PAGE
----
On the Christmas thing, I am appalled by the whole, shabby affair. It makes me blush with shame. I'd love to opt out. But I am trapped for now. A pair of Issy Myake socks this year might take the edge off things though.

  5. Gordon,

    Re your (ii) above:

    The class of entities proposed by past scientific theories to exist that have turned out to actually exist is quite large: germs, atoms, comets etc. The suggestion that superseded theories, are, in virtue of that fact, wrong about what exists seems gratuitous.

    You propose a form of structural realism, but it's not the only option, and it faces severe (structural!) problems. For a start, I've never seen a defence of the necessary correspondence between our mathematical formalism and the structure of the world which did not tacitly presuppose full-blooded (ontological) realism. Absent some powerful arguments for structural realism, the full-blooded realism scientific realist is perfectly justified in continuing to hold that realism about science is, in fact, correct.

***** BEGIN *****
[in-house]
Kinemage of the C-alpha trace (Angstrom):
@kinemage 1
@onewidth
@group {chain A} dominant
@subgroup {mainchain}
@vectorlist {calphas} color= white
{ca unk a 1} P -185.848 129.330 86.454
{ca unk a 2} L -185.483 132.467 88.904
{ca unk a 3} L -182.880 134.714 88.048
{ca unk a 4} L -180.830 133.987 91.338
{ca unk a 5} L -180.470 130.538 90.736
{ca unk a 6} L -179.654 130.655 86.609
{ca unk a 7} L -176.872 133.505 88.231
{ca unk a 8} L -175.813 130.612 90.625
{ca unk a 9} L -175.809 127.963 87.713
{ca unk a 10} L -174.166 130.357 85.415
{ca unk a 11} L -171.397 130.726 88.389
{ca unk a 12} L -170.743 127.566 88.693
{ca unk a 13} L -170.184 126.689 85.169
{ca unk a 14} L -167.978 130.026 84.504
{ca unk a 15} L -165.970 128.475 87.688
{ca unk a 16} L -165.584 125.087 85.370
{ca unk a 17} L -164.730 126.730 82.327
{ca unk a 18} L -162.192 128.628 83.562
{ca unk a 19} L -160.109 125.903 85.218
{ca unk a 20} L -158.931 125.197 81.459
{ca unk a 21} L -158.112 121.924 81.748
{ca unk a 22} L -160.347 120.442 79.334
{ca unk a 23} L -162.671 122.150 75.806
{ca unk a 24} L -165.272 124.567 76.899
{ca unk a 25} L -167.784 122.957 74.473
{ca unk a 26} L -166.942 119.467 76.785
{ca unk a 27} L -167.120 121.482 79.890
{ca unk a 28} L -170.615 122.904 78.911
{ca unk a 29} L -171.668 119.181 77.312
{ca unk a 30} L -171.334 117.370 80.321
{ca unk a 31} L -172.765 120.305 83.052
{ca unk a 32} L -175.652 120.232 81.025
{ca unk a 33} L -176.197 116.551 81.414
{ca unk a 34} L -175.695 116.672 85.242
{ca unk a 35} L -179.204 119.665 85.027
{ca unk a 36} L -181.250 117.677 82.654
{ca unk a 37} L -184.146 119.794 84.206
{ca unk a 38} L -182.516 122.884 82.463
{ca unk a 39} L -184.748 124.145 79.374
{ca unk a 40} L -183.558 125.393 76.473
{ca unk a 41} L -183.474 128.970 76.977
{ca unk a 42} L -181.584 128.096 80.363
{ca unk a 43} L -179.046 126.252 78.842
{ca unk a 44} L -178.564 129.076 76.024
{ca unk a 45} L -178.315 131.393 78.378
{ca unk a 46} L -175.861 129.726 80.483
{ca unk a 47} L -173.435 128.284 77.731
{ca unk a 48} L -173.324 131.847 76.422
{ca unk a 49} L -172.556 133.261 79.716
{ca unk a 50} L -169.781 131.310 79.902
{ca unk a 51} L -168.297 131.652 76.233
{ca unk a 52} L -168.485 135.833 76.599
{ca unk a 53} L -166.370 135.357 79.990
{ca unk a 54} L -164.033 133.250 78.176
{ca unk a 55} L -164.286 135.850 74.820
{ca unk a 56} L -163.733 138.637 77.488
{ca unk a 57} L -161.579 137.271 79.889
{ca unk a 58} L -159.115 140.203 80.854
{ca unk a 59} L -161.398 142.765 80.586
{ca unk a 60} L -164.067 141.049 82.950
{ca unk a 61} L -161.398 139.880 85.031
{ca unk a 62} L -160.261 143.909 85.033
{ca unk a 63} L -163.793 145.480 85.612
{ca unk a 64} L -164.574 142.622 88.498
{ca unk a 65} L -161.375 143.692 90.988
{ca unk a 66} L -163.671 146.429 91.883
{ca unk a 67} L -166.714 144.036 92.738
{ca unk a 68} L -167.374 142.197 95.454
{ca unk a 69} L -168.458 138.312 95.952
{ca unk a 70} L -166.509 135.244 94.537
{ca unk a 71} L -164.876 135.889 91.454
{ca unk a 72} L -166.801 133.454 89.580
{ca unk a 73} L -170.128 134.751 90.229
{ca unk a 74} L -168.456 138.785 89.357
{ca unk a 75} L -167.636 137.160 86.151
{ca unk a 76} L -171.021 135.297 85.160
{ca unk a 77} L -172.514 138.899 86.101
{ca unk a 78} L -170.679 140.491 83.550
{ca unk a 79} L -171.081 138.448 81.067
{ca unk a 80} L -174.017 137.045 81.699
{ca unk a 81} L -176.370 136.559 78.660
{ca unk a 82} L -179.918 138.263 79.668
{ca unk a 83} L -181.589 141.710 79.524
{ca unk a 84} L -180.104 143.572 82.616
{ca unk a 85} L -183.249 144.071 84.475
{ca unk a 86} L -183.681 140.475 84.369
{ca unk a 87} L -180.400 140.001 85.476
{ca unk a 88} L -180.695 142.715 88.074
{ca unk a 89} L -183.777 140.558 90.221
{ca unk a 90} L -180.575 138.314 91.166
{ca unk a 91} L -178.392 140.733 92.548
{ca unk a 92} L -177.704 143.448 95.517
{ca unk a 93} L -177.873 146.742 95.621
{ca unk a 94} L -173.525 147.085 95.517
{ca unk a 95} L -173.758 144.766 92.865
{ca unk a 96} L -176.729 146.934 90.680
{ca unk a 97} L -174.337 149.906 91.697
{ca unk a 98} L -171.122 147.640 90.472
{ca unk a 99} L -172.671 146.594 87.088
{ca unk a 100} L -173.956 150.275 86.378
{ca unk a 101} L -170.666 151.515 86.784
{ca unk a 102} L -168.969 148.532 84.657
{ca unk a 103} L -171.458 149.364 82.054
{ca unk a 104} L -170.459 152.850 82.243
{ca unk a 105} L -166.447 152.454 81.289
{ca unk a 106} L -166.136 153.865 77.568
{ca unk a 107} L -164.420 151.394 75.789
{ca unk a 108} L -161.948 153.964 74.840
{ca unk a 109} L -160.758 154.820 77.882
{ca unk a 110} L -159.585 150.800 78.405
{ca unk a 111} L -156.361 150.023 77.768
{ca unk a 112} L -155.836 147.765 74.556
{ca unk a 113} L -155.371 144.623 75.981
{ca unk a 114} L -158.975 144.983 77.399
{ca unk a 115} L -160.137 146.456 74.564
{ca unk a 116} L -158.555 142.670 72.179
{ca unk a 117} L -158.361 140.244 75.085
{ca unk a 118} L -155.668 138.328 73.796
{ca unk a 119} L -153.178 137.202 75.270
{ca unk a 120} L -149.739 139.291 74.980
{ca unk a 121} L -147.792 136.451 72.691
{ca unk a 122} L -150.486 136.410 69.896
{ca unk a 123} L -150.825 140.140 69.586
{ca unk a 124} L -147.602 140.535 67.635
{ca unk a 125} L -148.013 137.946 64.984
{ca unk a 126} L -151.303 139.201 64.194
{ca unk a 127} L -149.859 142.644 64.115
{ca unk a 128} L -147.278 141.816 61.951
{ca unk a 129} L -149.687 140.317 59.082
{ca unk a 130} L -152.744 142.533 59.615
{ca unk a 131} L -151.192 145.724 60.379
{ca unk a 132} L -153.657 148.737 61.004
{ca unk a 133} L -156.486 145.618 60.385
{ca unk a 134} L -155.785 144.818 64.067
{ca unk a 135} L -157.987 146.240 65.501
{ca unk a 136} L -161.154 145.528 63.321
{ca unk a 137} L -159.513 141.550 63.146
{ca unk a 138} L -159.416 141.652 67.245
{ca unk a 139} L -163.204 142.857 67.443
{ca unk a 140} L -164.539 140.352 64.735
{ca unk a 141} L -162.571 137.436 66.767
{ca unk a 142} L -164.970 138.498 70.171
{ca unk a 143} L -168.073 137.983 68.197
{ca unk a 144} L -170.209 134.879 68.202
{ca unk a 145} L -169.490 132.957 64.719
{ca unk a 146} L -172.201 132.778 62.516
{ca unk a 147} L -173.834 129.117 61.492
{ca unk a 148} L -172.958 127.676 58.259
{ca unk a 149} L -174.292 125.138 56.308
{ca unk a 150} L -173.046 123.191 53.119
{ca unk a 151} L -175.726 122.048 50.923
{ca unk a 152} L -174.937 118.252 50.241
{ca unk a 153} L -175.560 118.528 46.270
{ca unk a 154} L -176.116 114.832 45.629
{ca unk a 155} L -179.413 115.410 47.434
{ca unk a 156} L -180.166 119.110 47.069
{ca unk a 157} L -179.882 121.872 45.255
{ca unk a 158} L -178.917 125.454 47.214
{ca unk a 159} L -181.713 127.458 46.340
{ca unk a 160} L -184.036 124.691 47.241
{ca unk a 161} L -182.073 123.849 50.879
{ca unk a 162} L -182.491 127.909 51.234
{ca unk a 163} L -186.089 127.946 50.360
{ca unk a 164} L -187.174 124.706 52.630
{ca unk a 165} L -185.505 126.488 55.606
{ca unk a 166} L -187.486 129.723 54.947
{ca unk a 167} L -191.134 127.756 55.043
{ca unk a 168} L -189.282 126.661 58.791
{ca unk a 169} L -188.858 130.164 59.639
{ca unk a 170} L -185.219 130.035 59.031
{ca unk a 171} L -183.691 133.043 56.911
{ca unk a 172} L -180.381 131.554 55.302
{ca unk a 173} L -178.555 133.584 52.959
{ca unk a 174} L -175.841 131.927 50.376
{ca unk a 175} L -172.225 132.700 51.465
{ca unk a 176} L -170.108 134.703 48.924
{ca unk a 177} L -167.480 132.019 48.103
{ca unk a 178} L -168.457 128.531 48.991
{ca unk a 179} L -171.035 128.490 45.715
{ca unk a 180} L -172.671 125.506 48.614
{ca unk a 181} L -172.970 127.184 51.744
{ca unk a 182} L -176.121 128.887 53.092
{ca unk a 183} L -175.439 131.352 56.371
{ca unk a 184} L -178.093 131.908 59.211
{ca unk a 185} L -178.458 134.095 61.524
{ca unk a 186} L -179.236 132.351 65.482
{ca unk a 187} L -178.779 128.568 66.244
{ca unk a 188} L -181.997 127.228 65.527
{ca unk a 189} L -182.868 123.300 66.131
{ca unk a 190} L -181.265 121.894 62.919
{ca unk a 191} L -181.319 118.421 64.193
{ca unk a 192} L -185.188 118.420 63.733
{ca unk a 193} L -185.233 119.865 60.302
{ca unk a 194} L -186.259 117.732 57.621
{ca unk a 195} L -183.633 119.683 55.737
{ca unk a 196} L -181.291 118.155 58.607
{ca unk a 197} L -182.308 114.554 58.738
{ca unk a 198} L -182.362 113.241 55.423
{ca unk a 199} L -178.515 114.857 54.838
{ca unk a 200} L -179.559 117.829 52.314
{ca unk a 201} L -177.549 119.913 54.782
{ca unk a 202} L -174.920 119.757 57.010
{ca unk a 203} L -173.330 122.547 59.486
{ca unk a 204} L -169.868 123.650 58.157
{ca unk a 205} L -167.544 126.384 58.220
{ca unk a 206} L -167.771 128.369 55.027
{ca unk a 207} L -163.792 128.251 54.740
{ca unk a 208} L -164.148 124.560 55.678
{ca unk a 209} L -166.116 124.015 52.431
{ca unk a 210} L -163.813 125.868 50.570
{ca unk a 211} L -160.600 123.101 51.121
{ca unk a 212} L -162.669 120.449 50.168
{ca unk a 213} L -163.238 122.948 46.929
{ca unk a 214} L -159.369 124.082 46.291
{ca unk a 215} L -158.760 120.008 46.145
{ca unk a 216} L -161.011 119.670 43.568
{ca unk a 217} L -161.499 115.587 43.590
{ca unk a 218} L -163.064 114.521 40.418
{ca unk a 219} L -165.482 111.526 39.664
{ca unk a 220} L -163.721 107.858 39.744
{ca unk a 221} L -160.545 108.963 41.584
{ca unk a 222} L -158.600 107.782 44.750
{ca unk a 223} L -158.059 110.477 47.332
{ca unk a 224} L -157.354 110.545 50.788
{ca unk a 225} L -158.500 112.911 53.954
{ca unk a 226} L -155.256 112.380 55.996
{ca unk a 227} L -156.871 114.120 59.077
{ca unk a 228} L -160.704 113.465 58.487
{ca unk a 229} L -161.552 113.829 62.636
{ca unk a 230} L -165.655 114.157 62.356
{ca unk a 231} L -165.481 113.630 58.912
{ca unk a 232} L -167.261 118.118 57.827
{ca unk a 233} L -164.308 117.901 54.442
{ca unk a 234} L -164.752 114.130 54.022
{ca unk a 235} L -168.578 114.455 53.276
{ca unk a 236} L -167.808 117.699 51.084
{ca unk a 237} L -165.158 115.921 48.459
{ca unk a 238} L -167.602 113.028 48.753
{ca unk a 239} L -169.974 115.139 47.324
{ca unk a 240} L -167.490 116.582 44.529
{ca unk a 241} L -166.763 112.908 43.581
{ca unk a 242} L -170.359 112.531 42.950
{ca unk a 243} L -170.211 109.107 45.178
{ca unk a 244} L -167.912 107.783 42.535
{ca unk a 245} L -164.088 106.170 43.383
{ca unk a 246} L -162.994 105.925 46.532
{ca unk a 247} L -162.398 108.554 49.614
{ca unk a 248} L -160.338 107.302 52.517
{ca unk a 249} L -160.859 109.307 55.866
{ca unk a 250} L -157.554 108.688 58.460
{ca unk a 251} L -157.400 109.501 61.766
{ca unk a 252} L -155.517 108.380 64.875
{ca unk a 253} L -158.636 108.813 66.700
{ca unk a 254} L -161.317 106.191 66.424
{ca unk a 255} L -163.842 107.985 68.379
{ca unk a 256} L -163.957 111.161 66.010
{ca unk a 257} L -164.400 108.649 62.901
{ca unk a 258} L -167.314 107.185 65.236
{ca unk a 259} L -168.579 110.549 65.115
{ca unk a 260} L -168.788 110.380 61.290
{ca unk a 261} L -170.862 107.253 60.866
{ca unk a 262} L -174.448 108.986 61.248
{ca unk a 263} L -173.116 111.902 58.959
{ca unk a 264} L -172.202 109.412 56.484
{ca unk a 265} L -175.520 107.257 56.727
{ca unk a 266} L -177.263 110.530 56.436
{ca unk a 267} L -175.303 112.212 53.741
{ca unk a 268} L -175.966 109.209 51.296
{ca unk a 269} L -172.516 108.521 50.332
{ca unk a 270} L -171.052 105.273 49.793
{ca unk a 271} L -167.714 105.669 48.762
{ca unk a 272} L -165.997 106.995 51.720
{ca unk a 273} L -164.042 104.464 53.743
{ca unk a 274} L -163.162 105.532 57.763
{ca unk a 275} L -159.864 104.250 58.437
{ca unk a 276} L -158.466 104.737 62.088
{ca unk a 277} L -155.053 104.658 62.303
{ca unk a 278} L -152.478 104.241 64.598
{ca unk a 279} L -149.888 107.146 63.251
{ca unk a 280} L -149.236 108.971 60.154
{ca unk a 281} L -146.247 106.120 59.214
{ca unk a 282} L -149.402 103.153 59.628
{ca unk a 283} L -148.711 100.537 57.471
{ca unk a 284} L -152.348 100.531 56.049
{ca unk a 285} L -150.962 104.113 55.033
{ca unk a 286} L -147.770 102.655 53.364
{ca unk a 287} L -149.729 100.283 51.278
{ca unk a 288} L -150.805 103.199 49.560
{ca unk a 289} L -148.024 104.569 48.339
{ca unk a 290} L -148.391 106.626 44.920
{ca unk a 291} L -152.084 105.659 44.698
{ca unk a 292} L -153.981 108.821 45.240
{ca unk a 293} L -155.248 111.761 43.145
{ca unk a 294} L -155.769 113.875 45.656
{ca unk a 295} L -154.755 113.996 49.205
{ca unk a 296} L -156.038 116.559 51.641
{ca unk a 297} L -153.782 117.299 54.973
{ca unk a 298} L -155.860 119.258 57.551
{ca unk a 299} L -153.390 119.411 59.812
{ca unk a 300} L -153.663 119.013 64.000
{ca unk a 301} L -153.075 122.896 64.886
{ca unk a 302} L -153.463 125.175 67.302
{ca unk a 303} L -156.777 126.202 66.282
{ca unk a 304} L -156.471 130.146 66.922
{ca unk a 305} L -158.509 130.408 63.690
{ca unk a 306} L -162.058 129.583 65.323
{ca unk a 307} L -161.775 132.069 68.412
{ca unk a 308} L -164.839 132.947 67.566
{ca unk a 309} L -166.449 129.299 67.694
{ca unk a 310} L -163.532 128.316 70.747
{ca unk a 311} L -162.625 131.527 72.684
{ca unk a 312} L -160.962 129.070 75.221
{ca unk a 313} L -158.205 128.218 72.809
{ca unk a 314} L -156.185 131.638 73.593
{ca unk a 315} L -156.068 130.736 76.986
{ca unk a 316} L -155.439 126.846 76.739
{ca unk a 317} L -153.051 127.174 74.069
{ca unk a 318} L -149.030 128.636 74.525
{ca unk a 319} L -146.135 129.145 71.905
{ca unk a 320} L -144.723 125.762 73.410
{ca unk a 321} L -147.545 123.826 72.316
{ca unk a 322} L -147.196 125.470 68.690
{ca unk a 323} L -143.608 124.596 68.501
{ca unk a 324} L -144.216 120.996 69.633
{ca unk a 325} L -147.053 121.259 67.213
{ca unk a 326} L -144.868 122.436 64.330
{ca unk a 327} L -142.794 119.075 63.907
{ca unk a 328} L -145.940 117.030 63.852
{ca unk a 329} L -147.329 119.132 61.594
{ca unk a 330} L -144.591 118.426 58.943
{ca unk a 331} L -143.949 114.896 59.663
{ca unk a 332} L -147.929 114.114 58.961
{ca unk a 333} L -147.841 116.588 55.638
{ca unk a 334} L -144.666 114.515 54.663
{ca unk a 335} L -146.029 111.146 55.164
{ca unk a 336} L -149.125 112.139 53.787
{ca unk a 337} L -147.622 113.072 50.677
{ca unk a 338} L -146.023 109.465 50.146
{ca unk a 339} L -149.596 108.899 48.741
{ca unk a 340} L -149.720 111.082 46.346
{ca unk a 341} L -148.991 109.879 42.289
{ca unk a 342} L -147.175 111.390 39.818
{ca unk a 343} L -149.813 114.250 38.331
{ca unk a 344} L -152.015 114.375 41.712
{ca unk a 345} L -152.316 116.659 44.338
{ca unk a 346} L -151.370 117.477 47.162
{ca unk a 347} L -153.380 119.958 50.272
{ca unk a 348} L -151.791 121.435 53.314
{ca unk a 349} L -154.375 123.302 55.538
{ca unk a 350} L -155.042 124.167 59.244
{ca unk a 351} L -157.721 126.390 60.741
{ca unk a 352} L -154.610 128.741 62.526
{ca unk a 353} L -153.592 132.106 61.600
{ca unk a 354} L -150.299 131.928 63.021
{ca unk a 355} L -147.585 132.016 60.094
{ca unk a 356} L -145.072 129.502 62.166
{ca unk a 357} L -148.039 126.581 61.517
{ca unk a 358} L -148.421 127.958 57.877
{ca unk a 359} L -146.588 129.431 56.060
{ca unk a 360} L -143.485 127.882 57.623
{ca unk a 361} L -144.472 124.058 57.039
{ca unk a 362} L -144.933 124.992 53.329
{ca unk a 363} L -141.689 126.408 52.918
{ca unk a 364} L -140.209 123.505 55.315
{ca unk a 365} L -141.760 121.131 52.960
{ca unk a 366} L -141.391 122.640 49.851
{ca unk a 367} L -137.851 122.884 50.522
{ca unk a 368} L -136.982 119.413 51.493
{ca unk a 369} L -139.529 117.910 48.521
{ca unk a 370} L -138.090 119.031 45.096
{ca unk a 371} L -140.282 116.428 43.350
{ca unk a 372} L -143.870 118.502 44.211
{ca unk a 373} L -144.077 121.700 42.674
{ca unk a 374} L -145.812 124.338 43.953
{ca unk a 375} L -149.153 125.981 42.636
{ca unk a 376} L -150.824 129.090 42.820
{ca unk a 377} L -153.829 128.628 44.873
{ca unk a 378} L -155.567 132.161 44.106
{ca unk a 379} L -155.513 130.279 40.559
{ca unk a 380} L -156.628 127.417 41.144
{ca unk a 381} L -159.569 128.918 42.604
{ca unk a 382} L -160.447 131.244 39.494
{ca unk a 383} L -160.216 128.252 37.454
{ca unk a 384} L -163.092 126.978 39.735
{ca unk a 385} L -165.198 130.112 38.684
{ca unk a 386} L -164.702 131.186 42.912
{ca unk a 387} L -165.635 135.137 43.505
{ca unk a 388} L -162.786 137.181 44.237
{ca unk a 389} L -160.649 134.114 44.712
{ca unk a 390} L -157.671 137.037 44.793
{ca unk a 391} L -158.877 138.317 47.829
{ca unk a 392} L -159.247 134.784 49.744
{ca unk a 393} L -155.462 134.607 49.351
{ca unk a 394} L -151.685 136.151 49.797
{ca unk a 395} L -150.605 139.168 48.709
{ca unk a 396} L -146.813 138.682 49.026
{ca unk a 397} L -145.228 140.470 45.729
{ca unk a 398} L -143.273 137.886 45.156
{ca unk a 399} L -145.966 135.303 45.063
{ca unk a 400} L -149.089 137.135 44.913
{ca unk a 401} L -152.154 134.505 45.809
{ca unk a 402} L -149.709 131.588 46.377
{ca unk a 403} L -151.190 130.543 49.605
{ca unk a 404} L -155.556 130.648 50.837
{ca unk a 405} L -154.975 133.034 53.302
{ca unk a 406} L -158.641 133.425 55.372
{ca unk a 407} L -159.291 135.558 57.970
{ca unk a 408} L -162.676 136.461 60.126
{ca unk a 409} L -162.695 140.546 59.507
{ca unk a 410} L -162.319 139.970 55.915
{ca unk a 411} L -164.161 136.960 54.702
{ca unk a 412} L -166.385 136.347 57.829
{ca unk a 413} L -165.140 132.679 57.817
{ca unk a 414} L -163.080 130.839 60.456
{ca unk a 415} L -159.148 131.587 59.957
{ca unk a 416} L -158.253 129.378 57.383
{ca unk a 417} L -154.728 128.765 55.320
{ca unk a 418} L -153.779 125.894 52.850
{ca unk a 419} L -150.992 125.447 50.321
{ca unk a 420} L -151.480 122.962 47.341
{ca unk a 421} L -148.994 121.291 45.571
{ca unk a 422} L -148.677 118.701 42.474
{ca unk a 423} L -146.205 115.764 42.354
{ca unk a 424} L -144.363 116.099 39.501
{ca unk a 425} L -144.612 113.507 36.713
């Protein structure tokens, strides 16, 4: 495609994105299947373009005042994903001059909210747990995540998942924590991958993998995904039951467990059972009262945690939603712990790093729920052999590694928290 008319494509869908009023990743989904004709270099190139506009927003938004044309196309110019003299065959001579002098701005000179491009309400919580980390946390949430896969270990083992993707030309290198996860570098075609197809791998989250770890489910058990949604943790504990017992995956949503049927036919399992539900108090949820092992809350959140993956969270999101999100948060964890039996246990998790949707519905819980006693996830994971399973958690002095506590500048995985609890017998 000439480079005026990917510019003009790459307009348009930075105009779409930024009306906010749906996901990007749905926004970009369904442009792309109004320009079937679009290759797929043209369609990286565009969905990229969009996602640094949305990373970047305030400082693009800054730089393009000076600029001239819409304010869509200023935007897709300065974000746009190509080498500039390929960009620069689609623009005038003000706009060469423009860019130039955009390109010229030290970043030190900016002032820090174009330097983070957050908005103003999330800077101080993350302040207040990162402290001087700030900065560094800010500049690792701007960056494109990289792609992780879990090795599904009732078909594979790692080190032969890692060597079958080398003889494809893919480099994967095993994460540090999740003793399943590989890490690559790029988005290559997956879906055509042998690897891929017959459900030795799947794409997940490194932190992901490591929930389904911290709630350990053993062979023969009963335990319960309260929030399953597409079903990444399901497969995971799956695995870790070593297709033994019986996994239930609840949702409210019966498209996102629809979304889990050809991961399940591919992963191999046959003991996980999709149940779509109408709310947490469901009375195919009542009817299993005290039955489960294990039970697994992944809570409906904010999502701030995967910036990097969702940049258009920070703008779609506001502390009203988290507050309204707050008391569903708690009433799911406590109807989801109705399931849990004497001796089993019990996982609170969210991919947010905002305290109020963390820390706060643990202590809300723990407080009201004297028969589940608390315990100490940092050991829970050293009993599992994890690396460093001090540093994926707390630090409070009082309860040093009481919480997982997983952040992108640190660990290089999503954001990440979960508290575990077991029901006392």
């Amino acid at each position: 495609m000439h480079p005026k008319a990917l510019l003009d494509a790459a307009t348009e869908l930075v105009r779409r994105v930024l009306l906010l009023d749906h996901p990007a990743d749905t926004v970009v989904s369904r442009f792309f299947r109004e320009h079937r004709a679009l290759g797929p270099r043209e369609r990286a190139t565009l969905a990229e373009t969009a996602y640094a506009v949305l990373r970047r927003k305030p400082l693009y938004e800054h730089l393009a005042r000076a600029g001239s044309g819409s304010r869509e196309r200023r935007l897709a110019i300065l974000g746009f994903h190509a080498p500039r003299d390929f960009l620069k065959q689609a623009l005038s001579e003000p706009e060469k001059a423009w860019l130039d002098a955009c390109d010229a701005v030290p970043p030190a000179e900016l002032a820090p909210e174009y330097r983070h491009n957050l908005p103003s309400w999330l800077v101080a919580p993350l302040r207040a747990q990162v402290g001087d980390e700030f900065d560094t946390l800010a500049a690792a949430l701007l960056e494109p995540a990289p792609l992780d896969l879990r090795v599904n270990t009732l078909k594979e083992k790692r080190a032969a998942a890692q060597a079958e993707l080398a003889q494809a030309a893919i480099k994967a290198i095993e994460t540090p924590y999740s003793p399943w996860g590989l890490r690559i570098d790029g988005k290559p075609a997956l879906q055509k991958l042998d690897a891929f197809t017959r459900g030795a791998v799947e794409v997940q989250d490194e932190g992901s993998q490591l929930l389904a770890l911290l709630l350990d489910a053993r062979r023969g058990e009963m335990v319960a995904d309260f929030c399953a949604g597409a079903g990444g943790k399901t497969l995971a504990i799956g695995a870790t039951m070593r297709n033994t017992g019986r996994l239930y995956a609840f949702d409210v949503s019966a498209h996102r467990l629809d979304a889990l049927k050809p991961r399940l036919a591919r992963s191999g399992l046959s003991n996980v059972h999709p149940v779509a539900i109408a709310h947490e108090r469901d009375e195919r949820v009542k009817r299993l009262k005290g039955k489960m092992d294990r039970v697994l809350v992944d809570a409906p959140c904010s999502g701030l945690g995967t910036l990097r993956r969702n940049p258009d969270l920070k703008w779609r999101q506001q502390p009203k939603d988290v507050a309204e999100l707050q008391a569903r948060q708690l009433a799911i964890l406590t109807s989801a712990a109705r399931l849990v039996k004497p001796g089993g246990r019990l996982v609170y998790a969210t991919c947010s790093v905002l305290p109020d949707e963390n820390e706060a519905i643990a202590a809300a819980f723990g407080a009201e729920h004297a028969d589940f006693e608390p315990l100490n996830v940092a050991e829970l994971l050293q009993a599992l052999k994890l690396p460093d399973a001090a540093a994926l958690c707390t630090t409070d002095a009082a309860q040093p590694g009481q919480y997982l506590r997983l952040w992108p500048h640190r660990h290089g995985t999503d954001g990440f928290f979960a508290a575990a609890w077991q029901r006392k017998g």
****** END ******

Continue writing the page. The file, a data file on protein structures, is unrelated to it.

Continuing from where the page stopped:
6. Surely whether or not one is religious or an atheist (or any point inbetween), one must acknowledge that Jesus's philosophy is "good" as a set of values to live by.

    Incidentally, I am obviously very behind the times, but I was reading the paper (Times) yesterday and my 11-year-old daughter pointed out the headline stated "million years BC". She said BC has been changed to "CE". I had noticed a few "CEs" here and there (not in the Times!), so I asked her what it stood for. She said that they'd told the class in History about it and why, she'd forgotten but she thought it was something to do with not annoying the non-Christians.

    I am very puzzled by this, becuase surely the calendar system is in fact based on the supposed birth of JC as a marker. I mean, if someone doesn't want to use it, they don't have to of course. But if they do want to use the same system, what's the problem with the date of JC's birth being used as a marker (whether or not the date is historically accurate, you need a marker for the scale, and it is surely incorrect to try to say that the calendar is not actually organised around the birtdate?). I don't get it.
    (And I am not a believer, sadly for me, so my question is purely pragmatic.)